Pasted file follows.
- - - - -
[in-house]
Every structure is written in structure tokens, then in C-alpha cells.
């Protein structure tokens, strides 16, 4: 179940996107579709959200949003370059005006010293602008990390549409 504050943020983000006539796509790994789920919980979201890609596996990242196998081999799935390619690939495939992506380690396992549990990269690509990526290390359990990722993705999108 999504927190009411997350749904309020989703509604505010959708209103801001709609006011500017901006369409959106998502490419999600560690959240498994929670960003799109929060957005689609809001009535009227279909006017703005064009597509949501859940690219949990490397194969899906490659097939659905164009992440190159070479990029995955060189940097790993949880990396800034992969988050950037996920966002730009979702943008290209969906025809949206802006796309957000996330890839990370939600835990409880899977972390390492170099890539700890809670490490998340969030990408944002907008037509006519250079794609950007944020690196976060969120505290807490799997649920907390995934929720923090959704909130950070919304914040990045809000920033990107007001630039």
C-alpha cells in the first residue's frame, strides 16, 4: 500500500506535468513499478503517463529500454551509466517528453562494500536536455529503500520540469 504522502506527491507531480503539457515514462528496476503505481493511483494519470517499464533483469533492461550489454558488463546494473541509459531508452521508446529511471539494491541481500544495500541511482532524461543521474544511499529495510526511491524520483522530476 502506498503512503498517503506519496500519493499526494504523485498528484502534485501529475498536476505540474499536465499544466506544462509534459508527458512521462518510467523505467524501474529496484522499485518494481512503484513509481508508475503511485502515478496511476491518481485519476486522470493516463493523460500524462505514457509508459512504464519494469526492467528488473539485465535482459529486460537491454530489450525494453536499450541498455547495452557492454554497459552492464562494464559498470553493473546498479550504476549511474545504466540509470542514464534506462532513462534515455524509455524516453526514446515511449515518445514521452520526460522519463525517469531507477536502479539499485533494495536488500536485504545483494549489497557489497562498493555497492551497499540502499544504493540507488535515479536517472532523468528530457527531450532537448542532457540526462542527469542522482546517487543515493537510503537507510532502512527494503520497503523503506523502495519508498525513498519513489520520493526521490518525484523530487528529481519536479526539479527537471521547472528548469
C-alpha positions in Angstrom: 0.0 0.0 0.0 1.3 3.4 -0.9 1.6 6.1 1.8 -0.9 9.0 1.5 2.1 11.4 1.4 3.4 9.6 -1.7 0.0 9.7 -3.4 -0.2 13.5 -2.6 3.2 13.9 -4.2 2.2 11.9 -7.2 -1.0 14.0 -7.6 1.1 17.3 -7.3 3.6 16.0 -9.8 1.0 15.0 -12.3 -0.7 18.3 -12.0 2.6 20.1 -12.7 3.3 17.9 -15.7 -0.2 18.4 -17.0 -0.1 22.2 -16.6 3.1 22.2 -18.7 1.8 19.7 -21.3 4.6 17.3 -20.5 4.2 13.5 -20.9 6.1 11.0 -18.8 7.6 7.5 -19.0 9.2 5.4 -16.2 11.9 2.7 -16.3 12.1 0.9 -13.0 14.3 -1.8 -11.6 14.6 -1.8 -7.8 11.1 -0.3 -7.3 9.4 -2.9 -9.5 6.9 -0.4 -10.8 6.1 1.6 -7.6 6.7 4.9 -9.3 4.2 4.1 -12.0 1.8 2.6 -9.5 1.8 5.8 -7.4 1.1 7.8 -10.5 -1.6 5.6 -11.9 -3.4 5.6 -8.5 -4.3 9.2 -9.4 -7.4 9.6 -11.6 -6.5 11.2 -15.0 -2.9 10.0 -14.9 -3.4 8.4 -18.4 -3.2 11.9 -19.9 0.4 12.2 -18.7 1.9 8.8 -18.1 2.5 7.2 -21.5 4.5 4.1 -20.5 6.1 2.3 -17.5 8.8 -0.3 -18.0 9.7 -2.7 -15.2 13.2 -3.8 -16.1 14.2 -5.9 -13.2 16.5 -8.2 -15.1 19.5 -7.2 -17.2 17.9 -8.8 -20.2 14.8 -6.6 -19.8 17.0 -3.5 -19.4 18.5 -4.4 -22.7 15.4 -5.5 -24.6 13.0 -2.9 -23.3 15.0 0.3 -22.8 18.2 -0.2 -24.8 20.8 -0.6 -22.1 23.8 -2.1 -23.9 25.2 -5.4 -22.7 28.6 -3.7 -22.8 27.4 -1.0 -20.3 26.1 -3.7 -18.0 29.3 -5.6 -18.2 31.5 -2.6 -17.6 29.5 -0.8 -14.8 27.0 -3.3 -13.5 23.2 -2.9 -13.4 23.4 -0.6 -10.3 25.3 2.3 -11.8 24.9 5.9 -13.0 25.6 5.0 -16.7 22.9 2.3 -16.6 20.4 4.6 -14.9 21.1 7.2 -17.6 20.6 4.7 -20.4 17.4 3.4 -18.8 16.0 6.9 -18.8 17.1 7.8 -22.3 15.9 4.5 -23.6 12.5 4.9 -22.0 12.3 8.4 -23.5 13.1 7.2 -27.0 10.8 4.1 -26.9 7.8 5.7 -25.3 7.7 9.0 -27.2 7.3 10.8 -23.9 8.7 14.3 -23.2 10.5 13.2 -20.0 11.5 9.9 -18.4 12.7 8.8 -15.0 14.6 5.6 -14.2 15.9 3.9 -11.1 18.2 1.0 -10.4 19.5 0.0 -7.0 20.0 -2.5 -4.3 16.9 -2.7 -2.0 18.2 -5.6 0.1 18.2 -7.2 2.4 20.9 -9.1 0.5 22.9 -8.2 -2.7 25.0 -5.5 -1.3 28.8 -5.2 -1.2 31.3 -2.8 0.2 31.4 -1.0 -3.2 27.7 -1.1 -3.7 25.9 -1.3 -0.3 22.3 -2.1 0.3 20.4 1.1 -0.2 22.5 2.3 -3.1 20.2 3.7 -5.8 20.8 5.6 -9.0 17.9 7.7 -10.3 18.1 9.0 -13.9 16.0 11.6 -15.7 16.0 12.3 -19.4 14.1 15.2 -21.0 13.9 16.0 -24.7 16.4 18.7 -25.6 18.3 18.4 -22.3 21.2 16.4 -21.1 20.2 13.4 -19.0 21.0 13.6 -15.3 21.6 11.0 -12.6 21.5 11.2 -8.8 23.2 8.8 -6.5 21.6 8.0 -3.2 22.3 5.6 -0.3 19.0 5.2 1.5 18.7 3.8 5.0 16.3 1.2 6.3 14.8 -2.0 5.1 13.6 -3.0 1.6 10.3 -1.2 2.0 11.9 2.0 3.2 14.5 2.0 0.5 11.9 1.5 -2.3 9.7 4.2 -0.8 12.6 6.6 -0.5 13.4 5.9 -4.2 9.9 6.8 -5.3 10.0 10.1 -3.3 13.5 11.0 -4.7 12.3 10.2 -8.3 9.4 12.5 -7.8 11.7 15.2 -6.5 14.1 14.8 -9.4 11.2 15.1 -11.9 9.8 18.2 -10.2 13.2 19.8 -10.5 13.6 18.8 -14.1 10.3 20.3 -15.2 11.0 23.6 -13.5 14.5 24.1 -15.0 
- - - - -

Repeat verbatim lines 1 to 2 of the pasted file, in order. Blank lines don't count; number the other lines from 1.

[in-house]
Every structure is written in structure tokens, then in C-alpha cells.